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  • Writer's pictureNatalie Tai

THE UGLY SIDE OF BEAUTY

Updated: Jul 17, 2021

Everybody deserves to feel beautiful, with or without makeup. But the greatest form of beauty comes from kindness and sympathy.


The following article is published under the pure innocence of a young teenager and is not meant in any intention of offense. If you find any of the below content insensitive, inappropriate, or dangerous to audience members, feel free to contact us by filling in the message section via the bottom of the main page, please. Thank you.


The Lack of Transparency in Products


From heightened protests to new badges of certification on market products, a revolution of humanity begins while thousands around the world change their conventional ways of life. People have begun converting to veganism, reducing plastic waste, and taking cautiousness regarding their patronization towards companies that practice animal cruelty or child labor. Commonly, however, many seem to contradict this moral of ethicality by unknowingly purchasing and tolerating products that aren’t so innocent as they seem.


The world economy is growing day by day with the demand for beauty products expanding greater than before. Many businesses are now taking advantage of the growing market, willing to do it all just to extract every last ounce of cash possible. This greed for personal wealth and material things have caused the loss of makeup and beauty’s original incentive of empowerment and complementing people’s natural complexion.


What is Mica?



The word mica comes from the Latin word micare, referring to a group of minerals commonly known for their significant glow and shimmer. Used as ingredients for everyday-products such as toothpaste, electronics, but primarily makeup, it is easy to say that consumers are thirsty for mica’s radiant highlight.


The majority of the world’s mica is mined in the rocky mountainsides of India, where children as young as 4 years of age are left gear-less and unprotected, open to the unimaginable dangers of these uncertified caves in which they work in. The poverty rate in regions of India such as Jharkhand and Bihar have left families and children extremely vulnerable to these businesses. A 2016 statistic by Reuters elaborates on this crisis by explaining how 70% of the mica mined in India are of illegal activity and have no government regulations. In fact, the activity in mica mines are so opaque that The Borgen Project in 2019 explains that deaths of children working in these mines are being covered up, keeping this industry alive. These mining conditions without any government supervision or safety regulations are risking the emotional and physical health of these child laborers. Digging deep down into these dark mines alone, children are dangerously exposed to any falling debris or cave-collapse at any given moment. The lack of thought and sympathy that goes into industries as such have left children with life-threatening respiratory diseases and infections due to the excessive inhalation of dust and fine particles of mica. Cave collapses aren’t so uncommon. Not only do these children have their lives in danger, most families of these child workers lack the financial ability to seek professional medical attention.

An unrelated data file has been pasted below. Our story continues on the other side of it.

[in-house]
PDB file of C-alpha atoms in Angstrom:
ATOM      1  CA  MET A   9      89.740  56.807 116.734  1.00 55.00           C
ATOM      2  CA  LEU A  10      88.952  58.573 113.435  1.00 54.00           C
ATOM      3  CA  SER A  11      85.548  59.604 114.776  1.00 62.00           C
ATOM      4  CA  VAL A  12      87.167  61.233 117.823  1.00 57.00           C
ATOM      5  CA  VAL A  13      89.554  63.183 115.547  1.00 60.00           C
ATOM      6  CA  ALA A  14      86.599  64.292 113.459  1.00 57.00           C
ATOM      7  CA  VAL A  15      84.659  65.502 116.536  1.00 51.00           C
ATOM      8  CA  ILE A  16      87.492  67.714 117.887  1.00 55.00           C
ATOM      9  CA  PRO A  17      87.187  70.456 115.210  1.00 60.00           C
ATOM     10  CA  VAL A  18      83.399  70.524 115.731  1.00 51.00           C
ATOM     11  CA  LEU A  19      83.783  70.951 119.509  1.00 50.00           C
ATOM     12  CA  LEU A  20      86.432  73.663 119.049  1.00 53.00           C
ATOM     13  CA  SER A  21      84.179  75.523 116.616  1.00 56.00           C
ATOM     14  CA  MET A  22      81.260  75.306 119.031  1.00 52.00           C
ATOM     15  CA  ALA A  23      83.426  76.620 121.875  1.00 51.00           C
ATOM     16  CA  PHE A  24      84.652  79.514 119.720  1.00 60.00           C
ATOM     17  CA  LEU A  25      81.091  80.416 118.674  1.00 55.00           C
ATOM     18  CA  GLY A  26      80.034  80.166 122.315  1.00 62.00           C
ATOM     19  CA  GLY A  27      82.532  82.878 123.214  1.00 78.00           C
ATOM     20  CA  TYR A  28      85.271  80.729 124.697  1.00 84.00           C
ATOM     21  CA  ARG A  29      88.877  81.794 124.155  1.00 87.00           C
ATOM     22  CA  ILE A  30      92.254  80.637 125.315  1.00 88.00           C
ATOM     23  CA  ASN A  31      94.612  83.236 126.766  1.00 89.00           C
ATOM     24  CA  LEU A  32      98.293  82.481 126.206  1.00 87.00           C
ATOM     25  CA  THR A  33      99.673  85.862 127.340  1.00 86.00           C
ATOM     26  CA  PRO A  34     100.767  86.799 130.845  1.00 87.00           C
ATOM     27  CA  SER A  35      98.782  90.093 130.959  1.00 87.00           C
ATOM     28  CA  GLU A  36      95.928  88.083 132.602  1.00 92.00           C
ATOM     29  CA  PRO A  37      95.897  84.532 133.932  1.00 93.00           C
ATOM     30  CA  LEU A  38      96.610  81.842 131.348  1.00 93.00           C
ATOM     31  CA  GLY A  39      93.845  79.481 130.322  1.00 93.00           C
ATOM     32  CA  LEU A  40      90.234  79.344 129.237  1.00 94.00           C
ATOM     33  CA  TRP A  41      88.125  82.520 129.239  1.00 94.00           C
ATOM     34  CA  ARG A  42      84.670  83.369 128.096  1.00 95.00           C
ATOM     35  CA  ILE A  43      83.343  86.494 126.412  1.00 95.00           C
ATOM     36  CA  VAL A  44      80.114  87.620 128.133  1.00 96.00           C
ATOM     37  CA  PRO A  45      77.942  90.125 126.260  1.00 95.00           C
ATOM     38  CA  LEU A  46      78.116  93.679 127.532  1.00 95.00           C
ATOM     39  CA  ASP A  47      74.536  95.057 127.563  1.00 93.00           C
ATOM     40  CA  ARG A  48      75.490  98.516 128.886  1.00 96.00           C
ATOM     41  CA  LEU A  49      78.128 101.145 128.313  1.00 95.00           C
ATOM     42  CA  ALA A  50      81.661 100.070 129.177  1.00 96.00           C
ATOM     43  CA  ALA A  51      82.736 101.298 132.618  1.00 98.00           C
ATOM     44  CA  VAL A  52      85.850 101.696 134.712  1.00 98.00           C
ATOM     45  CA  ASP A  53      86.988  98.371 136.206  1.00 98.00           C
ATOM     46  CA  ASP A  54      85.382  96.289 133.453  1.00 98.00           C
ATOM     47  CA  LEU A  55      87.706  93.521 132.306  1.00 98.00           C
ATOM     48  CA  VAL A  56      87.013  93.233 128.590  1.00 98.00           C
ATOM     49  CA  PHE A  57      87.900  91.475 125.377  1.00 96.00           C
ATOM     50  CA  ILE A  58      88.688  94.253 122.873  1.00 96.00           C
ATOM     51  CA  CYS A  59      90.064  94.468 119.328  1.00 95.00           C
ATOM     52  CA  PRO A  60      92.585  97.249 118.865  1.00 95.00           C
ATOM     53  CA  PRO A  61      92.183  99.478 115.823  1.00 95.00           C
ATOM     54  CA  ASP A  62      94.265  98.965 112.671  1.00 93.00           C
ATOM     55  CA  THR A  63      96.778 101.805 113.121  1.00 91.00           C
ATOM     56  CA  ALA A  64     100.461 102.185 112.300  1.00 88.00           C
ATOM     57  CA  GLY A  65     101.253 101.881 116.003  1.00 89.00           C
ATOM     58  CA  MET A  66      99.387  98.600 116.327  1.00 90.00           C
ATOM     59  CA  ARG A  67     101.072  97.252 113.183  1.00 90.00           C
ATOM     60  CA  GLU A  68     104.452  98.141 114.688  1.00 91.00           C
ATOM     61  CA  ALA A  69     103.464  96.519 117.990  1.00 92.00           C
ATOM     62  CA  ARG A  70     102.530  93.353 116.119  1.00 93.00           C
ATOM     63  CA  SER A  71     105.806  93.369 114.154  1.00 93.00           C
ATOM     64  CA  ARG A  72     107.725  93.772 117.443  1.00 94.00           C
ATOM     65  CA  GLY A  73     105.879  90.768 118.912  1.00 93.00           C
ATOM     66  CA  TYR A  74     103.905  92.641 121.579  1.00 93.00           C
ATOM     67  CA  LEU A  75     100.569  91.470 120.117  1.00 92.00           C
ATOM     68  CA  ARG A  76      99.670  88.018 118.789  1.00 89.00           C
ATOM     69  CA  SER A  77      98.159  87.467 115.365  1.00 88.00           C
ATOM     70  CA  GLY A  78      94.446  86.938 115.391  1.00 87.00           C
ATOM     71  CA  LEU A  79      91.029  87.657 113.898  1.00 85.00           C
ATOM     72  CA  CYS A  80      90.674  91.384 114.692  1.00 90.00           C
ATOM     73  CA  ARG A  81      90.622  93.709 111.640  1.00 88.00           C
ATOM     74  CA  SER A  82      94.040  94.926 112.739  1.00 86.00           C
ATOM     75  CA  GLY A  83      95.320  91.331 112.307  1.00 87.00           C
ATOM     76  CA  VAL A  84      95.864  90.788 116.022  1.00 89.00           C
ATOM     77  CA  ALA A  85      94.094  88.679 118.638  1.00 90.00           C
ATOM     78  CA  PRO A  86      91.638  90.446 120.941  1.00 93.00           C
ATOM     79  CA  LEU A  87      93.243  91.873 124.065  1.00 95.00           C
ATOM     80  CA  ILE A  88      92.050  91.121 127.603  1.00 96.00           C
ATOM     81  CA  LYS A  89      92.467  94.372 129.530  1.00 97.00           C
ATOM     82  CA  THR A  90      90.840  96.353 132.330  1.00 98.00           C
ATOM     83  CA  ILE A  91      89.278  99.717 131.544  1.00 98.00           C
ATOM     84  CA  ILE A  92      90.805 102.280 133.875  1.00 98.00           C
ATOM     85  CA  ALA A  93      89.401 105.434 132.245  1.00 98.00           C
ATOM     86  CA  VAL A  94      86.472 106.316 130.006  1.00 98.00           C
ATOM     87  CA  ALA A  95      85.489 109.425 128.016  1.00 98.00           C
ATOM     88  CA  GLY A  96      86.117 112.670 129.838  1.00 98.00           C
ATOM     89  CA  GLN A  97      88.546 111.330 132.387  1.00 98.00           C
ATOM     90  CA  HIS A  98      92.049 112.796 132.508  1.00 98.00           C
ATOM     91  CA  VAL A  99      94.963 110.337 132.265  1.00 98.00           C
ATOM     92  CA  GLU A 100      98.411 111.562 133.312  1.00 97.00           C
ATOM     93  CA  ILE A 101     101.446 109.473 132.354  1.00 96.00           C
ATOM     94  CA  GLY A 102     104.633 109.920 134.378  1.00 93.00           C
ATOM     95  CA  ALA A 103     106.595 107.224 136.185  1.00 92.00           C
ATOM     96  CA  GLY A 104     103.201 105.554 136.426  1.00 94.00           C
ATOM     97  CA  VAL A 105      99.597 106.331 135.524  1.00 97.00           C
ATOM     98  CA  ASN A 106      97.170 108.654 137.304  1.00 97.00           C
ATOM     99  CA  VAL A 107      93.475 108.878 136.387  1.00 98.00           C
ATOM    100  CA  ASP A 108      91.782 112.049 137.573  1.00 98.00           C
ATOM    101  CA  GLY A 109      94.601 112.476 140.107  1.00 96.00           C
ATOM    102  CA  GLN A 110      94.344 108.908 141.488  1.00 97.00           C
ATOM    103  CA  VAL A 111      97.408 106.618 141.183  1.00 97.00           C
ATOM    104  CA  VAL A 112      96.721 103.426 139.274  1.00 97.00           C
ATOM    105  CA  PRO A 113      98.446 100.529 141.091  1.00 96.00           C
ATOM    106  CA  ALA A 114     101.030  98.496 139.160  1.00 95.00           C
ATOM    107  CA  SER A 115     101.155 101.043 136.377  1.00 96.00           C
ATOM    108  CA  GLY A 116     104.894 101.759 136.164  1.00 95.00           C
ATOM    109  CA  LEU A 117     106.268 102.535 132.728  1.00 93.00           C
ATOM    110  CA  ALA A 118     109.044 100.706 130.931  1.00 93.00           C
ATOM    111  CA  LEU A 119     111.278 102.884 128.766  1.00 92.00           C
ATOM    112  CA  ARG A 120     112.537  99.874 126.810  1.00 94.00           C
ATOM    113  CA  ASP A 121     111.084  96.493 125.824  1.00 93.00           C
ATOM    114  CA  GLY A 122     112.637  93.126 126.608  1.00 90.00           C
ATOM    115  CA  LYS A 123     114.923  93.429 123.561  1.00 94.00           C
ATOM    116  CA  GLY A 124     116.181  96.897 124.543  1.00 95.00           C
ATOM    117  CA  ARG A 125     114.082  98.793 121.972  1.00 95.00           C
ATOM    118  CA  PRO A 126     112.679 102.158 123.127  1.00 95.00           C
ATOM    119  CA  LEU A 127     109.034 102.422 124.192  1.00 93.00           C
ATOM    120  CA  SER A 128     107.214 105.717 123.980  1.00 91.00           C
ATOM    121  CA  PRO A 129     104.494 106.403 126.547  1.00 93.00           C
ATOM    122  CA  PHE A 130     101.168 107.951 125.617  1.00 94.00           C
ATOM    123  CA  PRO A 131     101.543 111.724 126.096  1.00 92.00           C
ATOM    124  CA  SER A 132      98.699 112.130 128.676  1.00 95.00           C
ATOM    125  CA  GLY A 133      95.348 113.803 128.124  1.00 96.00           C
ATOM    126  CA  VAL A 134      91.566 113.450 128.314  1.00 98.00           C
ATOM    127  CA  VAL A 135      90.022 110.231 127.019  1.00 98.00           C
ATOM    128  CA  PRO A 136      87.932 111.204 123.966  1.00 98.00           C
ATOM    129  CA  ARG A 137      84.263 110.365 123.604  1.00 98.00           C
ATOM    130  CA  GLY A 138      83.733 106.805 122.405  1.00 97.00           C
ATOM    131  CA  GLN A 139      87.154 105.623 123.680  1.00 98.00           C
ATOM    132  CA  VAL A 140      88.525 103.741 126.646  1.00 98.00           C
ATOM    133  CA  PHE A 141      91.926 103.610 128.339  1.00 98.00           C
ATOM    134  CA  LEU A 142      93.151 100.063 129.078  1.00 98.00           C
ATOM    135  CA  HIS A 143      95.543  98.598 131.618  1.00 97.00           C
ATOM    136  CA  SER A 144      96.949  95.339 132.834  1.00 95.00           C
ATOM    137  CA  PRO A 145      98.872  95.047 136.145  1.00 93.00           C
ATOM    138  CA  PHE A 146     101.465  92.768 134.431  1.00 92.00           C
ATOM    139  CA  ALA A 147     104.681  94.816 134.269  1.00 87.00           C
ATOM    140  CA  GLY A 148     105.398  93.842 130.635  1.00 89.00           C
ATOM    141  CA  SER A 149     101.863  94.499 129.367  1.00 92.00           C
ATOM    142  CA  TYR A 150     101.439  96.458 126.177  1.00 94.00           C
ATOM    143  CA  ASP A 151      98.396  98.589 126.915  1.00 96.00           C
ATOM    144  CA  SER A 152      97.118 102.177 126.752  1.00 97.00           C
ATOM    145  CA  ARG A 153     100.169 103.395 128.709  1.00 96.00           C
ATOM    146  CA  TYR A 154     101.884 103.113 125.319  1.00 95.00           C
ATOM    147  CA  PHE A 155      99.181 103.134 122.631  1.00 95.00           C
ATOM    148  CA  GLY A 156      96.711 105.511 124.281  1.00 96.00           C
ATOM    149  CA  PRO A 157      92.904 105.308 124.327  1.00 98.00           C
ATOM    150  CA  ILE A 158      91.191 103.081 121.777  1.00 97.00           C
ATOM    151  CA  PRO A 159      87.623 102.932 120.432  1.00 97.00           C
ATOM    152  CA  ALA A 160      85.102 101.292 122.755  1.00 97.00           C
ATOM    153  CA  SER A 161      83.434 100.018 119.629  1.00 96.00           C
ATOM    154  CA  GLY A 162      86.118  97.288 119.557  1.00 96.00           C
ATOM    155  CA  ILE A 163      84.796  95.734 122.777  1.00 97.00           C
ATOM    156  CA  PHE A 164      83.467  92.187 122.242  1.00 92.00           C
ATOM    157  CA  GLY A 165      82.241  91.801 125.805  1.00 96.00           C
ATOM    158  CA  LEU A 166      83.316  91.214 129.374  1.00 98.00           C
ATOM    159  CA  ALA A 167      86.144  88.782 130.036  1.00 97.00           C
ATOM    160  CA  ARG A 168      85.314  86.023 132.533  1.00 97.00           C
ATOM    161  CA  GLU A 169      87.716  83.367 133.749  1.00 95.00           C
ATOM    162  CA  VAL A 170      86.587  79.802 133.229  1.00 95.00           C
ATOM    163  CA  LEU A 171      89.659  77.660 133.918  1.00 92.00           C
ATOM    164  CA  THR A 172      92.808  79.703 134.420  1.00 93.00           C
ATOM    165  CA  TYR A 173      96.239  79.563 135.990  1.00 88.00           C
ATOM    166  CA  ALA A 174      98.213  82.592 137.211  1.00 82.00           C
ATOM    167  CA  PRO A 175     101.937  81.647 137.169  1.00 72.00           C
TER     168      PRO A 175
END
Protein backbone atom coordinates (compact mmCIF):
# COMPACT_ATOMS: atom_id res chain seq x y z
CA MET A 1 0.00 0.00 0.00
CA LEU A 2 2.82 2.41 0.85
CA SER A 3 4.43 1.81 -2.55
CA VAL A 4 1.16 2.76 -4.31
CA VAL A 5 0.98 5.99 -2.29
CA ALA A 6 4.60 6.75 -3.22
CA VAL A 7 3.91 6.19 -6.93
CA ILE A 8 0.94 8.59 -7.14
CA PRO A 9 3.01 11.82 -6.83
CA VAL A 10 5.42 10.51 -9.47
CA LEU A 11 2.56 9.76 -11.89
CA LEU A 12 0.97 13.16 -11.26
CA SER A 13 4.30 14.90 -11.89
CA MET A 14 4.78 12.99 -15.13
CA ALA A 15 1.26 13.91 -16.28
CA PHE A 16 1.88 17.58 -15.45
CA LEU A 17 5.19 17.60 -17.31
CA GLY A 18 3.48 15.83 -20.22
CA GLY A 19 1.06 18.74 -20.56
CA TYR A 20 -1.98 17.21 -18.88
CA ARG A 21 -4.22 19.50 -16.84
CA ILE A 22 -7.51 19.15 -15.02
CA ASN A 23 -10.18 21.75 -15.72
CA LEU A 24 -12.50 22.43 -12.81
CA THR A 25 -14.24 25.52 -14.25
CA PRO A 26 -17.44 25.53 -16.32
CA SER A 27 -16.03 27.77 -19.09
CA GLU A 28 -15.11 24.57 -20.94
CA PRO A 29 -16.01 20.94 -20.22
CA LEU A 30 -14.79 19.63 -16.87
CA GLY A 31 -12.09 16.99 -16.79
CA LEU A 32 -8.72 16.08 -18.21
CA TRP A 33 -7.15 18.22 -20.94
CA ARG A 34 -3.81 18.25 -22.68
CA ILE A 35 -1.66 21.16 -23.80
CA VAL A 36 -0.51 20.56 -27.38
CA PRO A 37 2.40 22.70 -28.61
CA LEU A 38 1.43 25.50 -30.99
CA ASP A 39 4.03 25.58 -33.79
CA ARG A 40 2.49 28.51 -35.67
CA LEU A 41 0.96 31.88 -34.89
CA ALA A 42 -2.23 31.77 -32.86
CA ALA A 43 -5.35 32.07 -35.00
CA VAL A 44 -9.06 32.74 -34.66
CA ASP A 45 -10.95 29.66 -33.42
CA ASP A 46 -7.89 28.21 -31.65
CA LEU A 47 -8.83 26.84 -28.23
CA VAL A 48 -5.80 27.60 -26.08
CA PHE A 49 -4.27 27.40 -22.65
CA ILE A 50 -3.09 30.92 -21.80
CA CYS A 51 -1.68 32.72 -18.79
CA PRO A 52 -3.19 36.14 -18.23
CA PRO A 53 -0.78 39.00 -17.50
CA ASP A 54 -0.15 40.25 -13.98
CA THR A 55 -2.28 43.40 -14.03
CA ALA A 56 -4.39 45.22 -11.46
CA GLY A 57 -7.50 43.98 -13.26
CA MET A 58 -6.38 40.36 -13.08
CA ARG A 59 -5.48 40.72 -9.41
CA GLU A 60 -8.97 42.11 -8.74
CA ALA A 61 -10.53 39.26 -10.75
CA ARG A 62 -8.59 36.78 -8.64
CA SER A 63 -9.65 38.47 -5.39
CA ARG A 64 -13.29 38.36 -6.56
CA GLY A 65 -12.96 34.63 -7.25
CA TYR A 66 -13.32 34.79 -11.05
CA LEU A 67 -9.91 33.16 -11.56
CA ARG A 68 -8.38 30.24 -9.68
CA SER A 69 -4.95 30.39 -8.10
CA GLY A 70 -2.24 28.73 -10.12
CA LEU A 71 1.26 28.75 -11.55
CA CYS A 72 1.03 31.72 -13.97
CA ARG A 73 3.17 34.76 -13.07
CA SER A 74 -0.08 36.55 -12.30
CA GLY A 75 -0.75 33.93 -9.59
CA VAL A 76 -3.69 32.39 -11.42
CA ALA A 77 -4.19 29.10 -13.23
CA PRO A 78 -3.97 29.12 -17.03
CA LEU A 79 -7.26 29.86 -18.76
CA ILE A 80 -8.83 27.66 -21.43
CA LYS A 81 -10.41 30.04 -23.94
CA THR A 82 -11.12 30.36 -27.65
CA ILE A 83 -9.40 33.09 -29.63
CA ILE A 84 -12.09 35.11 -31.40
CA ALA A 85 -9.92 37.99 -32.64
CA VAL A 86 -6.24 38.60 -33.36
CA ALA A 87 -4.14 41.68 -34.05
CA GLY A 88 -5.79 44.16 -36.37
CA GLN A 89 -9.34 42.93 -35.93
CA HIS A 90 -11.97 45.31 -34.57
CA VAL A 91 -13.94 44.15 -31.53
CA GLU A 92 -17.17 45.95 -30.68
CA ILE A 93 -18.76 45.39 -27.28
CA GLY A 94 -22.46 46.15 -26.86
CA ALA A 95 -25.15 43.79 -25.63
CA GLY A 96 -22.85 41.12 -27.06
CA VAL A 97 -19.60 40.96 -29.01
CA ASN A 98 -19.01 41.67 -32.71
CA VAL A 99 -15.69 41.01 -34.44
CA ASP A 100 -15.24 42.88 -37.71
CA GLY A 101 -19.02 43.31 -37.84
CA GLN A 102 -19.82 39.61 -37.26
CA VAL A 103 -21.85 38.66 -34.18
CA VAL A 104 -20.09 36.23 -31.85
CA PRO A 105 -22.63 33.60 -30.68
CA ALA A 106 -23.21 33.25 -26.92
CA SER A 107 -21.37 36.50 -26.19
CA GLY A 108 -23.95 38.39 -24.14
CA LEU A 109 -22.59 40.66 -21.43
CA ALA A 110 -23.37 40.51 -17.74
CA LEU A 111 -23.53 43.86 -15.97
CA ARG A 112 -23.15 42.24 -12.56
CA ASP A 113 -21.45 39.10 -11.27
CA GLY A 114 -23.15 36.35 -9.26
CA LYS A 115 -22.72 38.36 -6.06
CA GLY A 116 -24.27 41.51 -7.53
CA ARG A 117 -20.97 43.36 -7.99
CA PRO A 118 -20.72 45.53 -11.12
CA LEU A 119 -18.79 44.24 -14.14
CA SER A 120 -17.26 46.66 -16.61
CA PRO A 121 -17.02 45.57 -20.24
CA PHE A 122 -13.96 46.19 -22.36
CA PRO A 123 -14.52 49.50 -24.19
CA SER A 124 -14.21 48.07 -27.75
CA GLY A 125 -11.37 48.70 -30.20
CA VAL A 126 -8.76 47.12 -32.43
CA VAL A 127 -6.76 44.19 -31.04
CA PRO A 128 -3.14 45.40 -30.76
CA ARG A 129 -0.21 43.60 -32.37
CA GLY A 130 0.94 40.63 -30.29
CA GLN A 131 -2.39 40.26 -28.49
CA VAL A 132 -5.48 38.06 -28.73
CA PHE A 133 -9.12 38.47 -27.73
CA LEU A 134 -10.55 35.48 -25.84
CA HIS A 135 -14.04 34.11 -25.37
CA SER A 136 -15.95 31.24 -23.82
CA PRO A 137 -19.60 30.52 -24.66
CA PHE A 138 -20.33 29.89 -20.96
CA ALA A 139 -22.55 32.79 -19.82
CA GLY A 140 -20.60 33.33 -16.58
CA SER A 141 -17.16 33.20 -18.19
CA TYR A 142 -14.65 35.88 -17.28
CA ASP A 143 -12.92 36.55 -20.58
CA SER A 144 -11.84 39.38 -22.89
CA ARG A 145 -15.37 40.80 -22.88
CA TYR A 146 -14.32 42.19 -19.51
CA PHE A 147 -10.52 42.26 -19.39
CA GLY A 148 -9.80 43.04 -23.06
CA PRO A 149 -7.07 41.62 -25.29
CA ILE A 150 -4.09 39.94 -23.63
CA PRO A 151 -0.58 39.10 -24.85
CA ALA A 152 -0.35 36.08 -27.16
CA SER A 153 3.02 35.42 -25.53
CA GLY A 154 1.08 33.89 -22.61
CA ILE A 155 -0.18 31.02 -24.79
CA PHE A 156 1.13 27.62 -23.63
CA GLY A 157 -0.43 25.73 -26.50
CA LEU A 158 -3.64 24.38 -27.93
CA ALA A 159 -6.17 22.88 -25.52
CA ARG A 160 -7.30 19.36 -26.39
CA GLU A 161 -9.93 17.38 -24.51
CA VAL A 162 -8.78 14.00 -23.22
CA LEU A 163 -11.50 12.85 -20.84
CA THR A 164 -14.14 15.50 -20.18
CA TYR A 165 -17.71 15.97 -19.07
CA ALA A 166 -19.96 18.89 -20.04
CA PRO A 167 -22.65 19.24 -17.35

Efforts to Make a Difference: What can I do?



Although the poverty line in India has been drastically decreasing over time, patience isn’t the only solution to stop this crisis. Families of mica mines must find ways out of poverty, brands would have to take caution behind their supply chains, and consumers must be aware of their purchase. Not only have several cosmetic lines switched to using synthetic mica as an alternative, many others are joining in a fight to prevent child labor and tackle other challenges of poverty such as education. “Child Friendly Villages” have gained popularity in regions of India to battle child labor with cosmetic companies such as Estée Lauder, Shiseido, and Chanel joining this initiative, providing a much more ethical and transparent way of marketing.


Caution, Hazard Ahead



Everybody deserves to feel beautiful, with or without makeup. But the greatest form of beauty comes from kindness and sympathy. Simple caution and consideration are all it takes to join in the fight against child labor. Lastly, life extends far from just makeup. Products such as hair extensions, clothing, and even your everyday foods might not be as clean and innocent as they appear to be.


"Every little bit of good we do could mean the world to someone else."


Works Cited


Lebsack, Lexy. "The Makeup Industry's Darkest Secret is Hiding in Your Makeup Bag", Refinery 29, May 4 2019, https://www.refinery29.com/en-us/2019/05/229746/mica-in-makeup-mining-child-labor-india-controversy, February 7 2020.


Bhalla, Nita, et al. "Blood Mica: Deaths of child workers in India's mica 'ghost' mines covered up to keep industry alive", REUTERS, August 3 2016, https://www.reuters.com/article/us-india-mica-children/blood-mica-deaths-of-child-workers-in-indias-mica-ghost-mines-covered-up-to-keep-industry-alive-idUSKCN10D2NA, February 7 2020.


Charles, Keira. "Blood Mica: How Glittery Makeup Supports Child Labor", The Borgen Project, July 9 2019, https://borgenproject.org/blood-mica-how-glittery-makeup-supports-child-labor/, February 7 2020.

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